Recommendation: DiskWarrior for Mac OS X

A few days ago the iMac wouldn't boot. It had shut down properly so it didn't make sense. I booted up in Recovery Mode by holding down command-R during start up and ran Disk Utility. Disk Utility gave an error where x amount of space should have been written to file but only x-y space had been written. Thus, Disk Utility couldn't repair its own disk.

Disregarding this, I searched for solutions anyway and tried a variety of things for quite a few hours. I thought this was rather comprehensive and thorough but the iMac still wouldn't boot. I even fruitlessly tried to restore the operating system with a few of the latest Time Machine backups. These failures made sense: how was an operating system supposed to repair itself? Ah, Target Disk Mode.

Target Disk Mode was introduced by Apple with the Powerbook 100 in 1991. It's something unique to Macs and it's so handy. By connecting the broken Mac to another machine using a Thunderbolt or Firewire cable and holding down T during start up, you can run your Mac as an external drive to another Mac. In doing so, you can copy files from or run repair protocols on the sick machine from the properly functioning one.

In this case, I couldn't see the iMac as a drive on my MBP. At this point, I became very worried. If I couldn't see the drive, I couldn't rescue any of my files. Here's where DiskWarrior helps.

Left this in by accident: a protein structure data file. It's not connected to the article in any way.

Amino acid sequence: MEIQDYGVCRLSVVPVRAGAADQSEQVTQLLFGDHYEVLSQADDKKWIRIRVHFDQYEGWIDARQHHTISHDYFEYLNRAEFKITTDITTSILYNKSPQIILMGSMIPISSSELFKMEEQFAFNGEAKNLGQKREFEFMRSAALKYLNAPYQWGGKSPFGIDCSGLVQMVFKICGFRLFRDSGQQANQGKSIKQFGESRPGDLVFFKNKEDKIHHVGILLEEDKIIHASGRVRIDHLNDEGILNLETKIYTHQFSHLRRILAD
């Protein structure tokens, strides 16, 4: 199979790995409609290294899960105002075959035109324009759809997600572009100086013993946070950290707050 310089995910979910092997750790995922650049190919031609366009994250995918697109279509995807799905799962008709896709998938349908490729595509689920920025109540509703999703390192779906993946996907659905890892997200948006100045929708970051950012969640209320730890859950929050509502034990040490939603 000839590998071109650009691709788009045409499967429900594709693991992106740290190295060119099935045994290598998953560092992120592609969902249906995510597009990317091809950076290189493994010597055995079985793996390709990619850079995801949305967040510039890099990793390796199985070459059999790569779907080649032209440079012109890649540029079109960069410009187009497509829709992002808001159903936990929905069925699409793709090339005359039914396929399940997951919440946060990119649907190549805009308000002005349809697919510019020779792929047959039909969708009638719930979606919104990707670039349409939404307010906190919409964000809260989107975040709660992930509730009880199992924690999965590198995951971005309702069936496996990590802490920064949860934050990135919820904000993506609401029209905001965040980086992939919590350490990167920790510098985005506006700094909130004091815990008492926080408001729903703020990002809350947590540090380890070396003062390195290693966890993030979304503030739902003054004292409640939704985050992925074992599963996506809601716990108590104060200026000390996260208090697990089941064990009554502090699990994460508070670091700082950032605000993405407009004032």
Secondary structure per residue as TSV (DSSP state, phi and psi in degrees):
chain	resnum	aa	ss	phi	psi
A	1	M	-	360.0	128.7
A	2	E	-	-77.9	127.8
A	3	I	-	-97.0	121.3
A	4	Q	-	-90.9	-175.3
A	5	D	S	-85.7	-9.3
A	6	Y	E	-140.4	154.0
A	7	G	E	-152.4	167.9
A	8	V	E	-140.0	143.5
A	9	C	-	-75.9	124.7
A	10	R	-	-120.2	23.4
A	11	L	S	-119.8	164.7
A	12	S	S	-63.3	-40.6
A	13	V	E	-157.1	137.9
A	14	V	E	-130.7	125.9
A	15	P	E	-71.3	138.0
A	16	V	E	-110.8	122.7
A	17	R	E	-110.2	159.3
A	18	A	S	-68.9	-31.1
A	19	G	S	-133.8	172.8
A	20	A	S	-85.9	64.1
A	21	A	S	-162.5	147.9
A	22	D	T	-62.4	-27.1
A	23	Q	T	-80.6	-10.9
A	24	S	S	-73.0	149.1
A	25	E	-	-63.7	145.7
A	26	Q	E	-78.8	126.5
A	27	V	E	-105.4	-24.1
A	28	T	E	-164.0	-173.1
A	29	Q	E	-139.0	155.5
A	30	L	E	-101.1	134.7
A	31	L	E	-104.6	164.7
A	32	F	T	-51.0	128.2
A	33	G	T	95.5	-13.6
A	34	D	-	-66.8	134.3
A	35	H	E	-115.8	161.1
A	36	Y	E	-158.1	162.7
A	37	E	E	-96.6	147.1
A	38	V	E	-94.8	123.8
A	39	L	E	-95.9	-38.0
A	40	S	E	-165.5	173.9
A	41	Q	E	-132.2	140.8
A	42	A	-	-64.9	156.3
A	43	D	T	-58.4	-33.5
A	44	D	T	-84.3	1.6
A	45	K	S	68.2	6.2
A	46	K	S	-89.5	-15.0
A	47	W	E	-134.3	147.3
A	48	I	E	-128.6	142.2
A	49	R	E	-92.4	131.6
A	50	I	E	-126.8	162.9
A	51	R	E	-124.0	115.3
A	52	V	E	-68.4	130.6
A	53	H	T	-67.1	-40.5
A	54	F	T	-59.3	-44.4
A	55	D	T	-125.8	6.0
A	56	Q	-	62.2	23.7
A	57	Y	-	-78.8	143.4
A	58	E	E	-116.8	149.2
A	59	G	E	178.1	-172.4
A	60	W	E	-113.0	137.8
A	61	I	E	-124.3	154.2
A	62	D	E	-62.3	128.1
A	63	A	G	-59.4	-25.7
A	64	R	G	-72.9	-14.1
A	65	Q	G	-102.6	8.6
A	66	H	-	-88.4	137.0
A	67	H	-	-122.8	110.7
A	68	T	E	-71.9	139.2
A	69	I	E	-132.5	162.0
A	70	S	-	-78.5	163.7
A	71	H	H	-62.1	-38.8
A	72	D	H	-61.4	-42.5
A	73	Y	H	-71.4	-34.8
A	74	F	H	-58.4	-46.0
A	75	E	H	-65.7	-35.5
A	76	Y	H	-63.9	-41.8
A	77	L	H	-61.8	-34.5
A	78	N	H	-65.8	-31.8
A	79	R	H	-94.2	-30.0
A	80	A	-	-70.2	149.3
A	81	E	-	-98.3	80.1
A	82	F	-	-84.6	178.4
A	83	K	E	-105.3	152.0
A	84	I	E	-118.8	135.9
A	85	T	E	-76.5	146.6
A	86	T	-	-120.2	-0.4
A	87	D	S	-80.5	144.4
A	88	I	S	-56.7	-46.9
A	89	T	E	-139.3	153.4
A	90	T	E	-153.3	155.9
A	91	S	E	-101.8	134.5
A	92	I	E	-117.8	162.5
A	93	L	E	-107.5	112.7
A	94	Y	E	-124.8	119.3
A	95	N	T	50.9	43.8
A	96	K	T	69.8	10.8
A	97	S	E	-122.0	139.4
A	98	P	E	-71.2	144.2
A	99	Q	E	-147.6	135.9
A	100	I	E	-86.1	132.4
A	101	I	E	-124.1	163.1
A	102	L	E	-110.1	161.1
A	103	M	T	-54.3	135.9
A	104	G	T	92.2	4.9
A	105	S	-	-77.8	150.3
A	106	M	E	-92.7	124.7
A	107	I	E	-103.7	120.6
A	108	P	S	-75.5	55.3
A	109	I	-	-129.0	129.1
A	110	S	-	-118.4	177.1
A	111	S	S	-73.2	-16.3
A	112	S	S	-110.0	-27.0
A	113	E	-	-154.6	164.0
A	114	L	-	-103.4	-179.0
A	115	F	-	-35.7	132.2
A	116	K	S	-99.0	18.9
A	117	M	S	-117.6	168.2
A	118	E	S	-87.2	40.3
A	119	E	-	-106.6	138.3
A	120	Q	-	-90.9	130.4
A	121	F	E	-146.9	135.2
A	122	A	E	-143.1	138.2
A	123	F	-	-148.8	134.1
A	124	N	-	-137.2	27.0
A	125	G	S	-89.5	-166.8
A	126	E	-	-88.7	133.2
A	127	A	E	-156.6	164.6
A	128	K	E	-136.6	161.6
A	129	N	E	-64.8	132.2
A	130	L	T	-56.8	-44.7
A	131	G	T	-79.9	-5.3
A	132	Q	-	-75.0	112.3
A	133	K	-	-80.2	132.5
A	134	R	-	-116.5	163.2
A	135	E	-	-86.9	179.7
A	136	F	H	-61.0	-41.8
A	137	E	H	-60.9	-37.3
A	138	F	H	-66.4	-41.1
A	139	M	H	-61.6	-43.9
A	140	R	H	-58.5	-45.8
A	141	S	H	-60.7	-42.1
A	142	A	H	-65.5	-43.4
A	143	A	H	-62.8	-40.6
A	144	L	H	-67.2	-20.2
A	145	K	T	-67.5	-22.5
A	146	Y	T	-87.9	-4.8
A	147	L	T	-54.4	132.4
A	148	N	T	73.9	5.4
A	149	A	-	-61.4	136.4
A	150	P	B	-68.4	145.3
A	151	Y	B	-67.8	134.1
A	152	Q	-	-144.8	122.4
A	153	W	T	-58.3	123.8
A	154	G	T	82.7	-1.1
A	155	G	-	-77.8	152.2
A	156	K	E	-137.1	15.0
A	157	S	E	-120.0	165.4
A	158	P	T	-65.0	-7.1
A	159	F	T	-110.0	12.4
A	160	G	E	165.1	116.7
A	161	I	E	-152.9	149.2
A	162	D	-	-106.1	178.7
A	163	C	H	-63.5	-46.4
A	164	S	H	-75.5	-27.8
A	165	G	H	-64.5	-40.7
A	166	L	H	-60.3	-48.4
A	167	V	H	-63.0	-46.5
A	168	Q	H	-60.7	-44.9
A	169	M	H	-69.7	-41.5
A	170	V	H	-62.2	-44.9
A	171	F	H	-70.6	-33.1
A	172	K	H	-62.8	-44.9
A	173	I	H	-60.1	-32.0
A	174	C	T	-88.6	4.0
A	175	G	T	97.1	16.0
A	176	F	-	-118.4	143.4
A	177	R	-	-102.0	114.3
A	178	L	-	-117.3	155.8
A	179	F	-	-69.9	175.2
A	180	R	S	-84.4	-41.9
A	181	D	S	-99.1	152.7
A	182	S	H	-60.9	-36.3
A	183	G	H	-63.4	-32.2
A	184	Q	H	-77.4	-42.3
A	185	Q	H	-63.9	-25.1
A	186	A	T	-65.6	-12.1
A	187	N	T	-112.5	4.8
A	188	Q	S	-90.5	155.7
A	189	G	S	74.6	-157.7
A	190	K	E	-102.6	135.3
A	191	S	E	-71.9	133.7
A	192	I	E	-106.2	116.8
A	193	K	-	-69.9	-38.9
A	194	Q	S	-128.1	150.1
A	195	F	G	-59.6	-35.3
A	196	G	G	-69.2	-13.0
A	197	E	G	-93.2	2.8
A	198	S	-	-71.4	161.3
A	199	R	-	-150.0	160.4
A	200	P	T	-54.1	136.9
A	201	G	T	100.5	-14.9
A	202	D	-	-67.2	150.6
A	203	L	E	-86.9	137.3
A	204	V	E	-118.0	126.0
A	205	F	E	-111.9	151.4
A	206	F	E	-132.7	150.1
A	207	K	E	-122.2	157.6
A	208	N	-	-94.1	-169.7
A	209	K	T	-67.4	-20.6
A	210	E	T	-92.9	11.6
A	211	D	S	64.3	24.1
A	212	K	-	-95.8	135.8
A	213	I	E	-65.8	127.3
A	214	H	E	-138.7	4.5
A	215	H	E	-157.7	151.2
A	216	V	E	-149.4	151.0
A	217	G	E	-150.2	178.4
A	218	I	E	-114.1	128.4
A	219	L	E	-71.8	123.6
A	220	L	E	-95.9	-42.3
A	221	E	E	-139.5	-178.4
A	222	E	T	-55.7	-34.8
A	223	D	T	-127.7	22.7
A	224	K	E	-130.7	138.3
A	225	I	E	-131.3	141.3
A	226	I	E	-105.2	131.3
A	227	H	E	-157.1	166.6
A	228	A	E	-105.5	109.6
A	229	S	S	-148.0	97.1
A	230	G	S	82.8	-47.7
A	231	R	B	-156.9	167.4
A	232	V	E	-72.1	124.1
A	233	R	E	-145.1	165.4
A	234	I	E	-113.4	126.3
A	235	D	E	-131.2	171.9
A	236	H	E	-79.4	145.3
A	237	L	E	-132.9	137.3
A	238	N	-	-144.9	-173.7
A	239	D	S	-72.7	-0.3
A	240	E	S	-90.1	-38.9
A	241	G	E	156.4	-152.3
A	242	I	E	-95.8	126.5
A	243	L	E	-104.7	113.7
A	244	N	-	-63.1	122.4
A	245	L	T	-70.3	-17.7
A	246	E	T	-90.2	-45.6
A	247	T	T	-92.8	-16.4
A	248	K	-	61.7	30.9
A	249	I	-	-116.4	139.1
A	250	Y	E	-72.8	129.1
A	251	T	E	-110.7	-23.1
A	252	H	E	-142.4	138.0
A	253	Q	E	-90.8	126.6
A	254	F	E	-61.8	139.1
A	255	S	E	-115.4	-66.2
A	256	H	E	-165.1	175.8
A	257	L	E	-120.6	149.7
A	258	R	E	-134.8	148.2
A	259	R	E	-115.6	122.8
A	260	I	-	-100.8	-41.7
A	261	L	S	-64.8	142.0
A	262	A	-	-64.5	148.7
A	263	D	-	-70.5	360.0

I had read quite a few forum posts lauding the powers of DiskWarrior to repair a Mac but one respected authority mentioned it wasn't a guarantee. Also, there were many Apple diagnostics and respected Mac authorities such as the one linked to in the second paragraph above which don't mention DiskWarrior or any other third party tools. There are, however, posts which mention a Genius Bar recommending or even using DiskWarrior to repair a hard drive.

It was about 11pm so I went ahead and bought DiskWarrior from the Alsoft website. The download was available immediately. (Additionally, they send a bootable flash drive to your home for any future emergencies.) I installed the software on the MBP and ran it. Voilà! The iMac's drive appeared as one of the buildable options. It also rated the directory structure a 5 out of 10 for optimization. I chose the drive and clicked Rebuild. In about 30-45mins, it had an image for me to review before replacing the current, unworkable directory structure. The message said that all the files and data were found. woo hoo! I went through the directory structure of the image to check, hit Replace, and then waited for it to finish.

The directory structure was now rated a 10. I powered down the iMac to take it out of Target Disk Mode and rebooted it. It worked.

So if your partitions or directory structures can't be repaired by Disk Utility, I highly recommend going straight to DiskWarrior. The company makes products for Macs only and was founded by two former Apple employees. Their website provides a helpful list as to when you should use DiskWarrior.

There were many forum posts saying Disk Utilty's failure to repair a hard drive meant the hard drive was about to fail. I'll make a full backup just in case that happens. In the meantime, I'll keep an eye on it, run DiskWarrior monthly, and keep you posted.

fax